Lobsters, octopi, crabs, and other sea creatures are getting new protections in the United Kingdom after a government-commissioned report found that cephalopod molluscs and decapod crustaceans have the capacity to feel pain. The report was compiled by the London School of Economics and Political Science where researchers examined 300 scientific studies to determine that these animals are sentient beings. Given the findings, the sea creatures will now be included in the forthcoming Animal Welfare (Sentience) Bill.
“The UK has always led the way on animal welfare and our Action Plan for Animal Welfare goes even further by setting out our plans to bring in some of the strongest protections in the world for pets, livestock, and wild animals,” Animal Welfare Minister Lord Zac Goldsmith said in a statement. “The Animal Welfare Sentience Bill provides a crucial assurance that animal well being is rightly considered when developing new laws. The science is now clear that decapods and cephalopods can feel pain and therefore it is only right they are covered by this vital piece of legislation.”
Outside of the UK, boiling lobsters alive is also illegal in other regions around the world, including Switzerland, New Zealand, and the United States.
Saving lobsters, octopi, and crab with vegan seafood
While reducing the amount of pain sentient beings feel when they are killed is a step in the right direction, choosing vegan seafood negates the need to kill them in the first place. Luckily, this sector of the plant-based food industry has been growing exponentially with many options available around the world.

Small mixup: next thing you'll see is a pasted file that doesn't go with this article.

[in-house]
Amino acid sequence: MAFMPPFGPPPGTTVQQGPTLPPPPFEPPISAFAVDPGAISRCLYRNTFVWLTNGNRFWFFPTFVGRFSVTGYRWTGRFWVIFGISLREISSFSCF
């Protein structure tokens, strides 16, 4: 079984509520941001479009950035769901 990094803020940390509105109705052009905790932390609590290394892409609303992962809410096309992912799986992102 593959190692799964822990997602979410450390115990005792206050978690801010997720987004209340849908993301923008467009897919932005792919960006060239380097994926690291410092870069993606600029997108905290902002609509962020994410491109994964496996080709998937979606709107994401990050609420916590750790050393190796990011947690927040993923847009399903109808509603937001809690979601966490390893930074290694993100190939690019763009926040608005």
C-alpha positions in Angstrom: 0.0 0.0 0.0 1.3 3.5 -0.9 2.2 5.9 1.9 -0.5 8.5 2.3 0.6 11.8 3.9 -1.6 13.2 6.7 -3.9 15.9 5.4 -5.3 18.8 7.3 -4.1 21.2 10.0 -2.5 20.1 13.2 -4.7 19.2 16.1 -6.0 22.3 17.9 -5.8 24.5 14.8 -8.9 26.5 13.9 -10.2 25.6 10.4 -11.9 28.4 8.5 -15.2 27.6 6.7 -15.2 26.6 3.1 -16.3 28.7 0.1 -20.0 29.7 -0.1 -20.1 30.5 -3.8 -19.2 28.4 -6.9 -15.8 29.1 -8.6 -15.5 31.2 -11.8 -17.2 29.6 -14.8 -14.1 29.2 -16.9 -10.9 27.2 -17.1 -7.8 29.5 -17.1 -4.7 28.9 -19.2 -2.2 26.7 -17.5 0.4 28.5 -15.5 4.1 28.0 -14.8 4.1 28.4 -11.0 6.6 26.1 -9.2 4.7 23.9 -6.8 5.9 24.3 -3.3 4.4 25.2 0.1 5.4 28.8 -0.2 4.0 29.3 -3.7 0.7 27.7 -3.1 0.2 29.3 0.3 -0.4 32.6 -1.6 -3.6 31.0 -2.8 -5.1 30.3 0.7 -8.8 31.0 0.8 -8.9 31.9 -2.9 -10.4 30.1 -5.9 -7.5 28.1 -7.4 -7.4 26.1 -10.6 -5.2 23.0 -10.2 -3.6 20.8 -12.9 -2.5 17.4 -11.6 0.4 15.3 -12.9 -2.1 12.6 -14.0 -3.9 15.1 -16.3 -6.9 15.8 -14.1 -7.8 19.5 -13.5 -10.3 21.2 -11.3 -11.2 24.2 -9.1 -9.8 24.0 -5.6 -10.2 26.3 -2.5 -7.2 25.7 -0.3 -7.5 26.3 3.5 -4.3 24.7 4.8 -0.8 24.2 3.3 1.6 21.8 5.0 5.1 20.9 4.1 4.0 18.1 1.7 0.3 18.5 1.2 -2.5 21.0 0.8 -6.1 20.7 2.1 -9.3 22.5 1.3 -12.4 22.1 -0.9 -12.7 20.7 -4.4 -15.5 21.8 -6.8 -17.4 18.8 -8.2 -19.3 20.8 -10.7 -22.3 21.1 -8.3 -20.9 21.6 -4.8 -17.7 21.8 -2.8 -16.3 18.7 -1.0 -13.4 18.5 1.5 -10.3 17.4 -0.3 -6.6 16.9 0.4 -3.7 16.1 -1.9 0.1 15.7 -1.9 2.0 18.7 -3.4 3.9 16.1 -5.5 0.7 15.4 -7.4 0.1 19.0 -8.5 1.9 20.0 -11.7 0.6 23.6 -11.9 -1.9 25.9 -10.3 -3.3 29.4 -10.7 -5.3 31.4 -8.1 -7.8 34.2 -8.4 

In the UK, seafood alternatives are plentiful, with VBites fish filets available as a seamless substitute for traditional fish and chips. In Europe, food giant Nestlé just launched konjac-based vegan shrimp under its Garden Gourmet brand, which already offered Sensational Vuna (vegan tuna) available in Germany, Italy, the Netherlands, and Switzerland.
In Hong Kong, OmniFoods—known for its popular pork alternatives—is also getting into the vegan seafood business with the launch of its OmniSeafood line. Earlier this month, Starbucks began serving the brand’s Omni Crab Cakes as part of a salad at its 170 Hong Kong locations, marking the first time the coffee giant has featured vegan seafood on its menu.
In the US, vegan brand Good Catch has been expanding the presence of its plant-based seafood products, which are made from a proprietary blend of six beans and legumes. While Good Catch’s seafood products—which include pouches of tuna, crab cakes, and fish filets—have been on retail shelves since 2019, this year, the brand is making its way onto restaurant menus, including at traditional fish-centric chains such as Long John Silver’s.
In addition to plant-based seafood alternatives, new developments in cellular aquaculture means that real fish, crab, and lobster meat can be made without the need to slaughter sea animals. In Singapore, Shiok Foods is growing real crab meat from a small amount of animal cells in a nutrient-rich environment (similar to a greenhouse). In September, the startup had its first public tasting at local restaurant Kubaya where guests sampled cell-based shrimp in a Tom Yum Soup and cell-based lobster in Lobster Potato Chips—all made without the need to kill sentient beings by boiling them, alive or otherwise.
For more about fish-free seafood, read:plant-based good catch meat fish seafood pork shrimp cell-based cellular industry startup